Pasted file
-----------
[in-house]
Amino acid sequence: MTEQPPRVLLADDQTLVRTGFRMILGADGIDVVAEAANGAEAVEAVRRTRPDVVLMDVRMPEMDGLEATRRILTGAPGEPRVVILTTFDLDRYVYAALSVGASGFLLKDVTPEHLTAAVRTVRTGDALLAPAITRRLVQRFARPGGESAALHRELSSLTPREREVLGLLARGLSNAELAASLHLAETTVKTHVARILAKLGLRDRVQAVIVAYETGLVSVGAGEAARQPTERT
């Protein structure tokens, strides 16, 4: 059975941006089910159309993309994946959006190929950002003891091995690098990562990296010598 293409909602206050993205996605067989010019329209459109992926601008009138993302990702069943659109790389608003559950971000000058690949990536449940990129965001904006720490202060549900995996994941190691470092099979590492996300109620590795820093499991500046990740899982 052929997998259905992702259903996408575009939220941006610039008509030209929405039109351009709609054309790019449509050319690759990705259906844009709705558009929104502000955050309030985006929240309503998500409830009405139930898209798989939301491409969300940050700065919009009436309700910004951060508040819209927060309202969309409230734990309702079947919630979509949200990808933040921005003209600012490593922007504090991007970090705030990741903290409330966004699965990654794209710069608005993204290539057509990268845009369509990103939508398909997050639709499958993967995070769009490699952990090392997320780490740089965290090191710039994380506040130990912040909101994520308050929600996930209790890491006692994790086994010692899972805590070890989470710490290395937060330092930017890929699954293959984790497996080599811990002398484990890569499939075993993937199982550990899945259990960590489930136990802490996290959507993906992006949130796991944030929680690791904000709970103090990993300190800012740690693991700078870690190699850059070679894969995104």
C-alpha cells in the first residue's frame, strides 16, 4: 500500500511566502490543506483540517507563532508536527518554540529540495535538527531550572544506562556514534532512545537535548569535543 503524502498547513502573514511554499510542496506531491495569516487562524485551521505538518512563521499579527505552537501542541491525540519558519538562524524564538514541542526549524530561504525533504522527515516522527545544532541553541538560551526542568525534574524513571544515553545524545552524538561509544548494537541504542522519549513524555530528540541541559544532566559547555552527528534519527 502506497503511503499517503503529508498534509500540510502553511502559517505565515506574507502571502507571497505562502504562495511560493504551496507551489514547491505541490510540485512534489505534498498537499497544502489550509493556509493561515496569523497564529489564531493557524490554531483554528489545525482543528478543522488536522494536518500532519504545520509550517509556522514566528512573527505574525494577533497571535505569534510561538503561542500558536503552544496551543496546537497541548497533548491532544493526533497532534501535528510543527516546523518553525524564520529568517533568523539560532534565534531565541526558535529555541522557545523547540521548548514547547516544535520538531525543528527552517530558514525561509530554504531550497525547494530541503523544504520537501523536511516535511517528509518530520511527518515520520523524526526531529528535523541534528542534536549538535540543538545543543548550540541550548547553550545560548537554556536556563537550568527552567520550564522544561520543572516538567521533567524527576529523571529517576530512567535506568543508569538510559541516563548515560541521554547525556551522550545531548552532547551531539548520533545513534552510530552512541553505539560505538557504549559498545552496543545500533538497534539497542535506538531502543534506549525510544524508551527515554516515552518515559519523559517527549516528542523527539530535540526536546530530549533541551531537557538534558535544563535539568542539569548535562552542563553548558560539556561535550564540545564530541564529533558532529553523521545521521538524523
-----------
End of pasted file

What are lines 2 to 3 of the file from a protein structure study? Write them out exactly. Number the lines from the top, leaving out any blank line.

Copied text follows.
Amino acid sequence: MTEQPPRVLLADDQTLVRTGFRMILGADGIDVVAEAANGAEAVEAVRRTRPDVVLMDVRMPEMDGLEATRRILTGAPGEPRVVILTTFDLDRYVYAALSVGASGFLLKDVTPEHLTAAVRTVRTGDALLAPAITRRLVQRFARPGGESAALHRELSSLTPREREVLGLLARGLSNAELAASLHLAETTVKTHVARILAKLGLRDRVQAVIVAYETGLVSVGAGEAARQPTERT
């Protein structure tokens, strides 16, 4: 059975941006089910159309993309994946959006190929950002003891091995690098990562990296010598 293409909602206050993205996605067989010019329209459109992926601008009138993302990702069943659109790389608003559950971000000058690949990536449940990129965001904006720490202060549900995996994941190691470092099979590492996300109620590795820093499991500046990740899982 052929997998259905992702259903996408575009939220941006610039008509030209929405039109351009709609054309790019449509050319690759990705259906844009709705558009929104502000955050309030985006929240309503998500409830009405139930898209798989939301491409969300940050700065919009009436309700910004951060508040819209927060309202969309409230734990309702079947919630979509949200990808933040921005003209600012490593922007504090991007970090705030990741903290409330966004699965990654794209710069608005993204290539057509990268845009369509990103939508398909997050639709499958993967995070769009490699952990090392997320780490740089965290090191710039994380506040130990912040909101994520308050929600996930209790890491006692994790086994010692899972805590070890989470710490290395937060330092930017890929699954293959984790497996080599811990002398484990890569499939075993993937199982550990899945259990960590489930136990802490996290959507993906992006949130796991944030929680690791904000709970103090990993300190800012740690693991700078870690190699850059070679894969995104």